• Strict rule followers: Wait, what?

Yes, the third indicator that the team found shows that toxic workers can be adamant rule followers, which sure doesn’t to seem make a lot of sense when you first read it.

Here’s minor explaining it to The Harvard Gazette:

“That is kind of counter-intuitive. In a simple world, we would just ask someone, ‘Do you always follow the rules?’ And if you do, then of course, you’re not going to ever break them. But I find very strong evidence in my study that those that say ‘Oh no, you should always follow the rules’ — versus those that say ‘Sometimes you have to break the rules to do a good job’ — that the people who say ‘I never break the rules’ are much more likely to be terminated for breaking the rules.”


Minor also found that, since toxic workers can often times be really productive, managers simply ignore the behavior. This is a huge problem because the impact of toxic workers can spread, causing other workers to turn toxic. In other words, toxicity in the workplace is like a virus.

“A natural question I get from people is ‘Why would anyone have a toxic worker? That’s crazy!’” Minor told The Harvard Gazette. “But then you realize they’re incredibly productive. And so, it makes sense then that maybe managers would look the other way because they’re really hitting all their productivity numbers.”

“Literally, the worst thing to do is to not do anything, which happens a lot, unfortunately.”

The Takeaways

While this can all seem rather confusing, the takeaway is very simple: try to understand what makes up a toxic worker and, if you find one in your organization, get rid of them ASAP because they can spread the toxicity around.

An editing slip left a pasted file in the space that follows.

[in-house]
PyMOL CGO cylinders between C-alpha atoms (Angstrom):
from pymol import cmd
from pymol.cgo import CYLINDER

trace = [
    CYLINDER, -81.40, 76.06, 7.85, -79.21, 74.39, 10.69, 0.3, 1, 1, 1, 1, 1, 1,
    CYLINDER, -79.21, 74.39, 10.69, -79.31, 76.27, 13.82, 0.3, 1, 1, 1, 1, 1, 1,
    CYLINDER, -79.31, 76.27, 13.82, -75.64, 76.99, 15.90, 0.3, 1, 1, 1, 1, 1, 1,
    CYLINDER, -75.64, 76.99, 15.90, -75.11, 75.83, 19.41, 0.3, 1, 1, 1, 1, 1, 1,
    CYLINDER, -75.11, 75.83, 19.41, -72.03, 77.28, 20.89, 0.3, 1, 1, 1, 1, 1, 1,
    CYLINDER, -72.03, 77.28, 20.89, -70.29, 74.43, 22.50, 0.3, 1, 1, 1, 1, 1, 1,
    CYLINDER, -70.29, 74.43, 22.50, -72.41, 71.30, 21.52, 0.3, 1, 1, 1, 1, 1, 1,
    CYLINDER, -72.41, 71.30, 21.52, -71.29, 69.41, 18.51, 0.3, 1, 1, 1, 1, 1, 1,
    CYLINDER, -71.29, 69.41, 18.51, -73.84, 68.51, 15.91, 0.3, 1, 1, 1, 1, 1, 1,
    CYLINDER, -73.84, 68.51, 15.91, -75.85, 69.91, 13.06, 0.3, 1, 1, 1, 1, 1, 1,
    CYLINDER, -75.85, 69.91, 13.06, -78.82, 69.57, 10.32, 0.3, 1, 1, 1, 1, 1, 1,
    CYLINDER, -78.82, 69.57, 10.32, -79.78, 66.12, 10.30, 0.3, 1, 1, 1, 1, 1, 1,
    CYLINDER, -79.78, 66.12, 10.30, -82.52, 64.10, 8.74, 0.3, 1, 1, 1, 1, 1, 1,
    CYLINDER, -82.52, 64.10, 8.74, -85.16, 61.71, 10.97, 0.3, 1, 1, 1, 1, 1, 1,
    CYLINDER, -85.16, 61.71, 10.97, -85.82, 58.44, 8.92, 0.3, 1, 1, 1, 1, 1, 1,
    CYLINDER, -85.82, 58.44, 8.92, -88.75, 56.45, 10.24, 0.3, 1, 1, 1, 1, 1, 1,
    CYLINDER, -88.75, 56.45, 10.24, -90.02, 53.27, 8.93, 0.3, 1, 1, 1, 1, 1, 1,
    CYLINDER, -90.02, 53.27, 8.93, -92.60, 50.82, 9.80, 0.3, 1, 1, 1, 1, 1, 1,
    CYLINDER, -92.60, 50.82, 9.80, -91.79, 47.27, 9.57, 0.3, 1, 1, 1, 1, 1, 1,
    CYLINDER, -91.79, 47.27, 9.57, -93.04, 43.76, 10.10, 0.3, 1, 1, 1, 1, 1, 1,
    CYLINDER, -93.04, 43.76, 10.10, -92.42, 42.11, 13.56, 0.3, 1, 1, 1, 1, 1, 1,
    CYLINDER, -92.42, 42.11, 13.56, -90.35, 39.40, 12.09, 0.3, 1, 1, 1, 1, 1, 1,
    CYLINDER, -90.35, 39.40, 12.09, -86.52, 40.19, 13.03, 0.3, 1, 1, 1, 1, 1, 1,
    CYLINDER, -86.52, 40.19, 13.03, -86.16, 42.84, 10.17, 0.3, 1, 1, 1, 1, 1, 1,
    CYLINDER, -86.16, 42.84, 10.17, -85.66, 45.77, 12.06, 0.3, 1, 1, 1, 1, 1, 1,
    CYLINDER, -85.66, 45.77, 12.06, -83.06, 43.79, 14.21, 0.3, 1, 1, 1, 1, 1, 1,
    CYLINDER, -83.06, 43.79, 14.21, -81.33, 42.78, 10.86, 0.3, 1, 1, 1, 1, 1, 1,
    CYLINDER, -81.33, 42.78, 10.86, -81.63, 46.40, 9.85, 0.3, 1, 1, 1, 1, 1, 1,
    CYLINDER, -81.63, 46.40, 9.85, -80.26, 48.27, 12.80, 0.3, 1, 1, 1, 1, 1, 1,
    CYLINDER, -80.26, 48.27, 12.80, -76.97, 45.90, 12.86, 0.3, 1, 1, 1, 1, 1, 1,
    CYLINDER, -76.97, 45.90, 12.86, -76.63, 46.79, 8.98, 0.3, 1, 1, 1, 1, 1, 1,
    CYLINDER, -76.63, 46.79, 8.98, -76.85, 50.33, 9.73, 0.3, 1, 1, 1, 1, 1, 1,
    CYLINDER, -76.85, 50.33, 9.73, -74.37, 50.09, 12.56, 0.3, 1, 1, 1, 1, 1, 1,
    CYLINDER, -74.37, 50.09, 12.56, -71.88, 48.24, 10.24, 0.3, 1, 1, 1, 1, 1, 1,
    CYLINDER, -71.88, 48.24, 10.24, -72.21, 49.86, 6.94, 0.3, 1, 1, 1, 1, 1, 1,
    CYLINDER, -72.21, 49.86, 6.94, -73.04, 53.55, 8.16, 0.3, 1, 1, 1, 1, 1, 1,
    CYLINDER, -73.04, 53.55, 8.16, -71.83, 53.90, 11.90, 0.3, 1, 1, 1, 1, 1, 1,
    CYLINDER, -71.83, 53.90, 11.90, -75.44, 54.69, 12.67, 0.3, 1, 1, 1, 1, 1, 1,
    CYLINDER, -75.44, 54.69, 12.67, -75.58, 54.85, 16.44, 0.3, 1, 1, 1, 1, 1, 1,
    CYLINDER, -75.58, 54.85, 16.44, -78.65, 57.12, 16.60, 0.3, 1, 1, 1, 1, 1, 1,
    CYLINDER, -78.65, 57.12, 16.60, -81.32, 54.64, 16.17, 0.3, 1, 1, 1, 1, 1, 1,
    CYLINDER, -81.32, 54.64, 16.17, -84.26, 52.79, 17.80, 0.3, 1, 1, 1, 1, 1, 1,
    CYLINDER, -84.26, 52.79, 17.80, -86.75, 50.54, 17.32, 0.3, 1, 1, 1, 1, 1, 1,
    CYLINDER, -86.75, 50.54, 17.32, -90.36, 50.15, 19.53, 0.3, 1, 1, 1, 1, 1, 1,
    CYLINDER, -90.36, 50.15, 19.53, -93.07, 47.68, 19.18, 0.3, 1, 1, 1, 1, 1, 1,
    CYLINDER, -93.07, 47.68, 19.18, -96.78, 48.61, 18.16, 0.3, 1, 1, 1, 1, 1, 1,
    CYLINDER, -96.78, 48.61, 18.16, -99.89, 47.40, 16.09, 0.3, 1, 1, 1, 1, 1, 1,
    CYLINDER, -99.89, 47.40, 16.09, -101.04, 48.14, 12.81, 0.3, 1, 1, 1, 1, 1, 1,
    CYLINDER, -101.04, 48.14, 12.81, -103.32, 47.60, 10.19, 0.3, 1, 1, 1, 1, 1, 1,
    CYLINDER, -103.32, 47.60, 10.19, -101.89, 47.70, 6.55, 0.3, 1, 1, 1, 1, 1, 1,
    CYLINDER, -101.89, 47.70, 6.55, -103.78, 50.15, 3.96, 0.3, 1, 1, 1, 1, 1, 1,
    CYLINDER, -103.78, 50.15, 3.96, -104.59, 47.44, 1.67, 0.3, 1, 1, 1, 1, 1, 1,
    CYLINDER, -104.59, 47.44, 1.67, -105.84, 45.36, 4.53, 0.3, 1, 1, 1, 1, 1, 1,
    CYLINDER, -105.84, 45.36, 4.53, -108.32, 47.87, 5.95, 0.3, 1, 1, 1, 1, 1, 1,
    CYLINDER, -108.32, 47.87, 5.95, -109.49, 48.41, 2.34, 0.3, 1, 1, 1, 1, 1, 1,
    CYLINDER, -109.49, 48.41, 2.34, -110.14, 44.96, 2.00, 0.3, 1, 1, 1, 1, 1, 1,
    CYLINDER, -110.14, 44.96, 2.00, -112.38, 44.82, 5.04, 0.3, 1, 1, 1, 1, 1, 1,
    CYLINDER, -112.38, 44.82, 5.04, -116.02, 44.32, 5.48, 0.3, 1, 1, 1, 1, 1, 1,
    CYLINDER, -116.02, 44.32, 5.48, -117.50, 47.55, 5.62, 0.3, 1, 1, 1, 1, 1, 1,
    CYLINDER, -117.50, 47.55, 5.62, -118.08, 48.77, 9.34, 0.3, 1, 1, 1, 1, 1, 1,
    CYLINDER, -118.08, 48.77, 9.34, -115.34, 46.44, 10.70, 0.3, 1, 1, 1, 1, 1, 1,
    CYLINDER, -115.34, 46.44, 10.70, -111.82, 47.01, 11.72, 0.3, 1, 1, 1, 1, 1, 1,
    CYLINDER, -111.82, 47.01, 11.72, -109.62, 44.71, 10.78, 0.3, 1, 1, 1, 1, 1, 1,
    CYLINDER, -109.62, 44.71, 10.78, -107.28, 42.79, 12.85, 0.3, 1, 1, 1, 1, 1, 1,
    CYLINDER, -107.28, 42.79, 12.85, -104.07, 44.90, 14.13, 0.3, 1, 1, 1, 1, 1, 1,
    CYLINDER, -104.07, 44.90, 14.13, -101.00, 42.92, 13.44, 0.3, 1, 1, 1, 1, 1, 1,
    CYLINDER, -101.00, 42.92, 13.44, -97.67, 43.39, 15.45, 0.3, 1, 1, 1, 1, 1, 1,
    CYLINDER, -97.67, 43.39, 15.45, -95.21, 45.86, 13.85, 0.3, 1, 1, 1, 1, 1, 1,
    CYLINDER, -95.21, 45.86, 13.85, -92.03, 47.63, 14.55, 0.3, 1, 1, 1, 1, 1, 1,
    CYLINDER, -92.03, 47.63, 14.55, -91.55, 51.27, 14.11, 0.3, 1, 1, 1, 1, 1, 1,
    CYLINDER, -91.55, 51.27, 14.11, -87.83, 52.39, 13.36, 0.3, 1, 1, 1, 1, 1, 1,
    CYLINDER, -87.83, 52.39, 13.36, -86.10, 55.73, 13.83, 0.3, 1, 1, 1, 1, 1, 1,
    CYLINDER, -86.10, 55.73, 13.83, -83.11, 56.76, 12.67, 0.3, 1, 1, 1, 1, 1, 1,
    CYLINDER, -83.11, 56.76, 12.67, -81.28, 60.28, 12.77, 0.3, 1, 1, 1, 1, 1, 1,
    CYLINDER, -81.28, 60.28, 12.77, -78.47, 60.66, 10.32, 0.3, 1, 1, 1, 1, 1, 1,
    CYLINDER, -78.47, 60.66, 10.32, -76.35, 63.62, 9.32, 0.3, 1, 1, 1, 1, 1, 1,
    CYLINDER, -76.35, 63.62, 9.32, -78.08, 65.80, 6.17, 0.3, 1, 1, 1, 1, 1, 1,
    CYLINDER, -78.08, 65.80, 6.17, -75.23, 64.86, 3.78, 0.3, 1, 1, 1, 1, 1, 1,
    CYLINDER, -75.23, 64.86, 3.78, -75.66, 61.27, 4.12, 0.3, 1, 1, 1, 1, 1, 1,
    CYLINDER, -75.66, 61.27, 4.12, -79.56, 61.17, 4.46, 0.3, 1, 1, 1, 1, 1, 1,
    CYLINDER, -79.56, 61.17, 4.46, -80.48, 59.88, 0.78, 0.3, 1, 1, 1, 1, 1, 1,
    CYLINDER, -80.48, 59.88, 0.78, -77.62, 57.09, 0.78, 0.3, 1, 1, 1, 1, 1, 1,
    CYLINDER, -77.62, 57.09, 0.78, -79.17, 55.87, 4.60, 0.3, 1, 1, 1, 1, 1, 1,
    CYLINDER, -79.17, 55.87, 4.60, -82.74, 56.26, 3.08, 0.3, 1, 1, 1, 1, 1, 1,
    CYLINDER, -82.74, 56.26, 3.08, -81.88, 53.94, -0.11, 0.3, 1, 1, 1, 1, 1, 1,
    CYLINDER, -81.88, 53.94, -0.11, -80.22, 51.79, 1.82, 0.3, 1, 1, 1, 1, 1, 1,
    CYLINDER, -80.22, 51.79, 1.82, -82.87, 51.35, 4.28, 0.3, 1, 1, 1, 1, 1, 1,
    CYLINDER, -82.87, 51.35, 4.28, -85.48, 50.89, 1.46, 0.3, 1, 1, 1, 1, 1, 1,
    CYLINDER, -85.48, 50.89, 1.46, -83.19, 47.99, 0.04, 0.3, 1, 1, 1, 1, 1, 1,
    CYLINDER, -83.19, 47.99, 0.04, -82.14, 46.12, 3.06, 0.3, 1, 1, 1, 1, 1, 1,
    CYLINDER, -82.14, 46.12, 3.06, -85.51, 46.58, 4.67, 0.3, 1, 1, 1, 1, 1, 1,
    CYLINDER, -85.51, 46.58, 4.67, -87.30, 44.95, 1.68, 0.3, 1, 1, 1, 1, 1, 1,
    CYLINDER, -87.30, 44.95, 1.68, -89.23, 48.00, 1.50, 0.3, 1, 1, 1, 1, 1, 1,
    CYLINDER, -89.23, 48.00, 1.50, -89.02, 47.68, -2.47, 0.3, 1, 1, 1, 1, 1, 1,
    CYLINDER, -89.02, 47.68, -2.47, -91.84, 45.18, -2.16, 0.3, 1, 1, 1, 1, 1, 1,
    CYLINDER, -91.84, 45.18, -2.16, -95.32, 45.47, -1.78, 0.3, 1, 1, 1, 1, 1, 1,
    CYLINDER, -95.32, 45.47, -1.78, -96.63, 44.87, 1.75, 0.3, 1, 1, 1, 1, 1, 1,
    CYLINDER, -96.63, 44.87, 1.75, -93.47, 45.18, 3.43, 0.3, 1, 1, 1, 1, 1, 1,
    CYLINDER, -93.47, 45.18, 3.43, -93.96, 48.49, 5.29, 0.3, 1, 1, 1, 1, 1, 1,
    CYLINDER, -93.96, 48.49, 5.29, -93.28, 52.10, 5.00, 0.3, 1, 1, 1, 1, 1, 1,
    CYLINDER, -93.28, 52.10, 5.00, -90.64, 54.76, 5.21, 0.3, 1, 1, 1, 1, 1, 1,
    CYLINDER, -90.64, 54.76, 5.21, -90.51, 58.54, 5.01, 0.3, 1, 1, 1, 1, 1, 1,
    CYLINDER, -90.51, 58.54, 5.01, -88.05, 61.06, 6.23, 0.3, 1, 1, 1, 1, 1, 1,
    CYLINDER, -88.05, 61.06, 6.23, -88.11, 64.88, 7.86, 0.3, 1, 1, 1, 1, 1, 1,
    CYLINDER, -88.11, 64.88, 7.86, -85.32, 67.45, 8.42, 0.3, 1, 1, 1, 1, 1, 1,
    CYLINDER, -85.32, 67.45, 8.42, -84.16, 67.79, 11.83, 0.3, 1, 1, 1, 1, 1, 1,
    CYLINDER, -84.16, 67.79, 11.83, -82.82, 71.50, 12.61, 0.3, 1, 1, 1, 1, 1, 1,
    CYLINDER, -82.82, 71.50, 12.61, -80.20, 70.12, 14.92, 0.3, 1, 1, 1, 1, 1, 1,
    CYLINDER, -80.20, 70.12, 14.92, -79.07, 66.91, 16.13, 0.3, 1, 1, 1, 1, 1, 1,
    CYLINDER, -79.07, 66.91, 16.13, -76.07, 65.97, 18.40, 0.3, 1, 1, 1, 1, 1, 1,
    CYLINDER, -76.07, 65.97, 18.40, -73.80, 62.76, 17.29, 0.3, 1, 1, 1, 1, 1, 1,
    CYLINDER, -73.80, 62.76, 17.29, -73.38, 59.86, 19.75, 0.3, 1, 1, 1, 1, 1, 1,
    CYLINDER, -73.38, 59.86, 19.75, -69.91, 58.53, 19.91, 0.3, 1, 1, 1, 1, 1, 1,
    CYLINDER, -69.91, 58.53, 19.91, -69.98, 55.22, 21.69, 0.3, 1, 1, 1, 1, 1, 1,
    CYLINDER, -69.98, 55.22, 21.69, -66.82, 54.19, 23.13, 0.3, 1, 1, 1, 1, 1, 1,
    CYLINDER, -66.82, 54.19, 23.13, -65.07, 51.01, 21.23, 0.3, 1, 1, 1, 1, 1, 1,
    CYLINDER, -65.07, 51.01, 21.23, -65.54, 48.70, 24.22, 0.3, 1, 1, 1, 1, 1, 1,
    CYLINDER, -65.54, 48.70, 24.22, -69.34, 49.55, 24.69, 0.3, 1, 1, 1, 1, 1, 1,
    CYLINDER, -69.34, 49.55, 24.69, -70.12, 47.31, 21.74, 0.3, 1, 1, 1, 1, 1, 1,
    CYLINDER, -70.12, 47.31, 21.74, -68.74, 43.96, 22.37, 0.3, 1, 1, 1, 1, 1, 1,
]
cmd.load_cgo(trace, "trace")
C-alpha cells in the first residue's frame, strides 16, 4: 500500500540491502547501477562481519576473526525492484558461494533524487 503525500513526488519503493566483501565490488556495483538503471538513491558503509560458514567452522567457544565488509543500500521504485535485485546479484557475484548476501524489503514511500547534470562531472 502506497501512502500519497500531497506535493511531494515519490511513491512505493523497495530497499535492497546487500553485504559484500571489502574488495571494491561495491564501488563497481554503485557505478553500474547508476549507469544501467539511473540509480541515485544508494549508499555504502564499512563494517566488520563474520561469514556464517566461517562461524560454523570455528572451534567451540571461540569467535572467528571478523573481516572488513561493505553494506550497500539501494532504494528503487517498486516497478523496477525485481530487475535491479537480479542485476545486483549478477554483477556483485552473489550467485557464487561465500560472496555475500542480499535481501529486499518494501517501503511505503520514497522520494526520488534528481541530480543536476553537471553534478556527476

This piece of advice is true even if the worker is really productive and good at their role. Just because they seem stellar, there are hidden costs that spring up in a toxic environment. In the study, they found that it pays off more to lose the ‘toxic superstar’ in the end.

The keys to success for managers, as Minor puts it, it to create a holistic hiring process that not only looks at productivity but views workers as ‘corporate citizens.’ In other words, hire people that will fit in at your company and be great additions to your community. These workers will pay off a lot more in the end over superstar caustic workers.

You can read the team’s full study here.

Josh Hrala

Josh Hrala

Josh is an HR journalist and ghostwriter who's been covering outplacement and offboarding for over six years. Before pivoting to the HR world, he was a science journalist whose work can be found in Popular Science, ScienceAlert, The Huffington Post, Cracked, Modern Notion, and more.